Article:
No-Shave November aims to use men’s mustaches to bring awareness to early cancer detection; diagnosis and effective treatment; and ultimately reduce the overall number of preventable death among men.
You likely noticed an increase in facial hair recently. No, the men in your life are not growing a winter coat, but instead partaking in a charity event that has quickly spread across the globe.
Men first started putting their razors away for the month of November in Australia, where the Movember Foundation encouraged men to, “change the face of men’s health.” Movember aims to use men’s mustaches to bring awareness to early cancer detection; diagnosis and effective treatment; and ultimately reduce the overall number of preventable death among men. The month-long event, which started in 1999, officially made its way to America in 2006.
There are many variations of the original “Movember,” including American Cancer Society’s “No Shave November,” which started as a Facebook campaign in 2009. Regardless the moniker, the mission is still the same – raise awareness about cancers.
According to the American Cancer Society (ACS) 2016 will bring an estimated 1,685,210 new cancer cases resulting in 595,690 cancer deaths in the US. With numbers like that, cancer is obviously an important men’s health issue.
Lung cancer is the leading cause of cancer deaths in the United State and cigarette smoking is the most prevalent preventable cause of disease and death in the U.S. It is no secret that cigarette smoking causes most cases of lung cancer, but did you know concentrations of many cancer-causing and toxic chemicals are higher in second hand smoke than in the smoke inhaled by smokers? Quitting smoking and avoiding secondhand smoke are two of the most important things you can do to lower your risk of cancer.
Prostate cancer is the most common cancer diagnosed among men, so it is very likely someone in your life has been affected by the disease. According the ACS, prostate cancer is the most common cancer among men. Current scientific evidence provides no clear ways to prevent prostate cancer. In general, physicians recommend that men with an average risk of prostate cancer make choices that benefit their overall health. The recommendations are the tried and true of health: eat more fats from plants than animals; increase the amounts of fruits and vegetables you consume daily; eat fish; if you drink alcohol, do so in moderation; and exercise most days of the week. It is important to discuss your risk factors for prostate cancer with your physician. For men with a very high risk of prostate cancer, discuss with your physician other options to reduce your risk.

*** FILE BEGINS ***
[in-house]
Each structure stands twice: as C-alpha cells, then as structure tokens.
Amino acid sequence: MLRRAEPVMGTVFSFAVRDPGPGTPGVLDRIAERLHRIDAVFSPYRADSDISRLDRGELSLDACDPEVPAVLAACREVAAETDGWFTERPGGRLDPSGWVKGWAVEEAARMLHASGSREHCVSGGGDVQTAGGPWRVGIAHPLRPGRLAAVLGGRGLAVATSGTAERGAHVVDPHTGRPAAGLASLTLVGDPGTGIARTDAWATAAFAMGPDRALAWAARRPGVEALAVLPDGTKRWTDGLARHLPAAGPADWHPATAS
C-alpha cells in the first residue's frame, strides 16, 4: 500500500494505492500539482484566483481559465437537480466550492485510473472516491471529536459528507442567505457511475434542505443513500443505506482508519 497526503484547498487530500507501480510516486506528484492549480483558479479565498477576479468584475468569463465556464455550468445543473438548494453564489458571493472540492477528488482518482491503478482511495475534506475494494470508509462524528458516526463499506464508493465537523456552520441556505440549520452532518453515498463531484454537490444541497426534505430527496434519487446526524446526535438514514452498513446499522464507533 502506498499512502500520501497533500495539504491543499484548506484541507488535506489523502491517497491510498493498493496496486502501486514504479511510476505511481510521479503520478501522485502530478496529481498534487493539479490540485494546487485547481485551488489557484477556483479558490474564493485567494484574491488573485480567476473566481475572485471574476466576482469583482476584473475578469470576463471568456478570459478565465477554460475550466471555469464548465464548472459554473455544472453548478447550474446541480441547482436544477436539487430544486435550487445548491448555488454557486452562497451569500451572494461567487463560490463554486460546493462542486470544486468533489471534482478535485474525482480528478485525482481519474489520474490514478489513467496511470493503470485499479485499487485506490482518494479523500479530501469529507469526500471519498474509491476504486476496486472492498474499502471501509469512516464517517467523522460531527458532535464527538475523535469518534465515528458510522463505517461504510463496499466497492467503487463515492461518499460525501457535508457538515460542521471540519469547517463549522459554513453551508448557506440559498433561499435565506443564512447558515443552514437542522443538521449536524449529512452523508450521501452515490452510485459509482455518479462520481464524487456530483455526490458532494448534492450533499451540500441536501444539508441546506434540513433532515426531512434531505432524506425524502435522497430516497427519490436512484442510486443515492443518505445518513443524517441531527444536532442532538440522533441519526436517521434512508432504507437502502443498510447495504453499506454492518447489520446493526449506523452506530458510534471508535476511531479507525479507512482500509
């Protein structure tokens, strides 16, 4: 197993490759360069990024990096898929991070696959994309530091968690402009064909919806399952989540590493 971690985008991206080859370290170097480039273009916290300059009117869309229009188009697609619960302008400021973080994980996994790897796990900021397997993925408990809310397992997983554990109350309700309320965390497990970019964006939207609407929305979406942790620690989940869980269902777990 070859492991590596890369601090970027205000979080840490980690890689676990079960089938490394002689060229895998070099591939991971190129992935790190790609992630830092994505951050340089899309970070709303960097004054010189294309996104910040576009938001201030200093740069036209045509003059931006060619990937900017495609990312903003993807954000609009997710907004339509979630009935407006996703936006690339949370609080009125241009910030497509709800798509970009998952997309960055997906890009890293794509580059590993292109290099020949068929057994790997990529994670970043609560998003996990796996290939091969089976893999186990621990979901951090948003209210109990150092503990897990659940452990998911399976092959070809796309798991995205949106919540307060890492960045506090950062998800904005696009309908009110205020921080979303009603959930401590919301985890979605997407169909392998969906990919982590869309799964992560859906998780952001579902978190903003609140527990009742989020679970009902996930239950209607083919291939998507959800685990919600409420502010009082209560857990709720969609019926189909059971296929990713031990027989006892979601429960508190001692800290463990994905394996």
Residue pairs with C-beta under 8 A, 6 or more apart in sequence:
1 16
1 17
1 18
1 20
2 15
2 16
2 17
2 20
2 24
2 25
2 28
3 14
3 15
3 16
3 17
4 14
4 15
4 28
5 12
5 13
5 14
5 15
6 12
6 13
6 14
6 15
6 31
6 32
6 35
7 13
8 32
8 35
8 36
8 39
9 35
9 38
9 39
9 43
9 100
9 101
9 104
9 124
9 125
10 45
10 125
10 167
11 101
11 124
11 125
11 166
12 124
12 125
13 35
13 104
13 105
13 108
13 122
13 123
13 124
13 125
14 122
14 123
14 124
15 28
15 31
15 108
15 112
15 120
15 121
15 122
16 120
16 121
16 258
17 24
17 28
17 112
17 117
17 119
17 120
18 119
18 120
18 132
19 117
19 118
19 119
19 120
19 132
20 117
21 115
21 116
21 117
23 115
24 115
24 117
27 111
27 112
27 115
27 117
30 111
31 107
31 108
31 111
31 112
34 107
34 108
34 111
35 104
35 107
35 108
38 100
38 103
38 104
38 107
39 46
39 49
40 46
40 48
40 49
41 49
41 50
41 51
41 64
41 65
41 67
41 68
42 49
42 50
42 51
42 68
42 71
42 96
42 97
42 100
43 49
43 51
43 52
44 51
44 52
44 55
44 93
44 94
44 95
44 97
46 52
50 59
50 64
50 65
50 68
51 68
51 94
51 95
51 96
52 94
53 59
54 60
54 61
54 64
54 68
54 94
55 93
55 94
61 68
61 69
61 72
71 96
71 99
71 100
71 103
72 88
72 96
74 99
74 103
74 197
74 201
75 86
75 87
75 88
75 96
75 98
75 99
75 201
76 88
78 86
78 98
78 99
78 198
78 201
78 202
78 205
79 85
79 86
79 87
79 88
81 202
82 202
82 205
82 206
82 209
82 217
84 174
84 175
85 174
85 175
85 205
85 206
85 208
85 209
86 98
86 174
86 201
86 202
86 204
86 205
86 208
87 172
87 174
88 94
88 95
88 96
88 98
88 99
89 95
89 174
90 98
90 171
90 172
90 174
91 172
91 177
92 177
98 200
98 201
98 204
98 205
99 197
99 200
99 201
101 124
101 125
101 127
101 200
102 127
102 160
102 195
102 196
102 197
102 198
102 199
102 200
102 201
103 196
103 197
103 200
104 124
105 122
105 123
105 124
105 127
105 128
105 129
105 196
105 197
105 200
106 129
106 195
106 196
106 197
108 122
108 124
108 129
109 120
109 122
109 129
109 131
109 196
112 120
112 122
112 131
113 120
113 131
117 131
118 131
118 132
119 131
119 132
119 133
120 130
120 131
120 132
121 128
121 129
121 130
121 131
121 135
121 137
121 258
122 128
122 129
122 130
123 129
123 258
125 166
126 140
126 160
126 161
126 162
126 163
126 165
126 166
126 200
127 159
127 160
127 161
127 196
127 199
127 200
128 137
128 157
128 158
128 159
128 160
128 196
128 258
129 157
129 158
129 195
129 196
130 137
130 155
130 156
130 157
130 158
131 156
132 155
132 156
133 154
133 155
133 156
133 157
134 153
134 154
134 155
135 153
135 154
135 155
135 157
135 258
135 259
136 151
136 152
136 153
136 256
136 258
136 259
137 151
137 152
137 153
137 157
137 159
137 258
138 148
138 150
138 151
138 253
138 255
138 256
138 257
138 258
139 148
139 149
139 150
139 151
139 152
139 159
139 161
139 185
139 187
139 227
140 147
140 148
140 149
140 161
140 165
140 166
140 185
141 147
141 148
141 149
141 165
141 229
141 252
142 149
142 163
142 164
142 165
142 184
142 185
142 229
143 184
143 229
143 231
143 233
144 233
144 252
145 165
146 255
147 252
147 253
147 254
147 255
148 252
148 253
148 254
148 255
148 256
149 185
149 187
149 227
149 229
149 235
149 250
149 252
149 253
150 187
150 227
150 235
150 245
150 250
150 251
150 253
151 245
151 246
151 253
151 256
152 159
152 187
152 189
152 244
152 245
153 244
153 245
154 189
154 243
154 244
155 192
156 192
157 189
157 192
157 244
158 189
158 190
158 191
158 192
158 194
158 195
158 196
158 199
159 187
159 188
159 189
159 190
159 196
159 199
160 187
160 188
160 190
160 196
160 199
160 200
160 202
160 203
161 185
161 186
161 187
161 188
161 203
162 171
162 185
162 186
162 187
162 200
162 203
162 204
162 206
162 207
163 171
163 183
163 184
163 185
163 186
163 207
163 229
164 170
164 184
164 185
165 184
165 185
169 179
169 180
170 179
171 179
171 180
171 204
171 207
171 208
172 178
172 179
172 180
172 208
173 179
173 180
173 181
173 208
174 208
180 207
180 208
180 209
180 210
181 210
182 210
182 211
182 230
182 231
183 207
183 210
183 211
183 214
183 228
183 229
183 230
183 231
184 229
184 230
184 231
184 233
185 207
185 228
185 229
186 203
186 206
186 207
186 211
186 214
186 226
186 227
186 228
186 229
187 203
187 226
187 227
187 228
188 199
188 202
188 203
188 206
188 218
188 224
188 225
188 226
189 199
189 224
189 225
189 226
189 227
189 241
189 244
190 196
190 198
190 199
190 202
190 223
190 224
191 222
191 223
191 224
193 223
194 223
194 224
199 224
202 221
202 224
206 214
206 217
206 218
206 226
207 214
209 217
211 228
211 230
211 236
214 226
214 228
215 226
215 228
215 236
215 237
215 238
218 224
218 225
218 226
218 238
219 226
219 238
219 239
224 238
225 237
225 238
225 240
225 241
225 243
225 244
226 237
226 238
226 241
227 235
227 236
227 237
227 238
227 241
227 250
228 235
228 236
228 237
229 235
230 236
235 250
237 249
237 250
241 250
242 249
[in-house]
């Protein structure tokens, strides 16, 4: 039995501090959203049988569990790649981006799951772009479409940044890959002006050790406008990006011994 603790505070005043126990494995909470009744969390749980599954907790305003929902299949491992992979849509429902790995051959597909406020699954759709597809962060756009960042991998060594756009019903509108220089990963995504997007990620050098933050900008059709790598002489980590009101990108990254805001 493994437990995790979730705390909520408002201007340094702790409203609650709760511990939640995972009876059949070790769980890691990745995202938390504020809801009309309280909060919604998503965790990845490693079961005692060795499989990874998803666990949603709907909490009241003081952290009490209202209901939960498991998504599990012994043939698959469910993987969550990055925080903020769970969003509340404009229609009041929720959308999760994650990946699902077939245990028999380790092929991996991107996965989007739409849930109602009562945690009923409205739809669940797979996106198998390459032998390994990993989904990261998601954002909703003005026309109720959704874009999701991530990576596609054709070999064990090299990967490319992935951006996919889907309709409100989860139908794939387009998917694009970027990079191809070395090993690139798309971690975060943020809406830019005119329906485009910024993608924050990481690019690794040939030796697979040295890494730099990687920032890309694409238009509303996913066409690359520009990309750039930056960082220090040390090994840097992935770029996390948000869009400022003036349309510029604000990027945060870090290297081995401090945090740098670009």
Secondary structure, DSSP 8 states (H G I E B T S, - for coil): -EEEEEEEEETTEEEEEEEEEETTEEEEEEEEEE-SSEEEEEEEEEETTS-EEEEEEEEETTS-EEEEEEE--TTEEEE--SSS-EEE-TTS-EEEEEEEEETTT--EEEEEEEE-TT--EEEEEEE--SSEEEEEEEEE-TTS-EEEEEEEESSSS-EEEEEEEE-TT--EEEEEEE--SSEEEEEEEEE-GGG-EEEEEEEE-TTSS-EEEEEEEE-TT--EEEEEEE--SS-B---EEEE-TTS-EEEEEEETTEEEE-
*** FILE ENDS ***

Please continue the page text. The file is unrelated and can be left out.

Currently, the best option for preventing colon cancer is regular screening. Through screening, the goal is to find polyps and potentially cancerous growths before they spread. There are several screening options available, each with their own pros and cons. Discuss your colon cancer risk factors with your physician to determine what screening options will benefit you most. The CDC recommends colorectal cancer screenings for all adults beginning at age 50 and every 10 years thereafter. Depending on your risk factors and family history, your physician may recommend more frequent testing, or initial testing before age 50, or both. As with all cancers, living a lifestyle of overall health through diet and exercise is the best path for prevention.
For more than 30 years, the CDC has identified an unhealthy lifestyle, including unhealthy diet, excess weight, and lack of physical activity, as the second most prevalent preventable cause of disease and death in the US. While rates of smoking have steadily decreased since the 1960s, the rate of obesity is rapidly increasing. An unhealthy diet and lifestyle can increase your chances of all cancers. Specifically, colorectal cancer, esophageal cancer, kidney cancer, and pancreatic cancer are directly associated with overweight men. Living a lifestyle of overall health has many benefits, not just related to cancer, and can easily be implemented with a little dedication.
Skin cancer is the most common cancer in the United States, affecting a wide spectrum of ages in both men and women. There are three types of skin cancer: melanoma, basal cell and squamous cell carcinomas. Basal cell and squamous cell carcinomas are highly curable and do not result in as many deaths as the more dangerous melanoma. Overall, males have higher rates of melanoma than women. A few sunburns are all your body needs to increase your risk of skin cancer. Whether you tan indoors or outdoors, the risk of skin cancer is still high.
Melanoma is less commonly diagnosed, but is much more serious than other types of skin cancer. Practicing sun safety is the best way to prevent skin cancer – seek shade or go indoors during midday hours; wear long sleeves and long pants; use sunscreen with an SPF of 30 or higher; and wear a wide brimmed hat and sunglasses. There are many light, daily use sunscreens currently on the market made specifically for men.
For more information about Movember, visit the US Movember Foundation website. For more information about No Shave November, visit the American Cancer Society's website.
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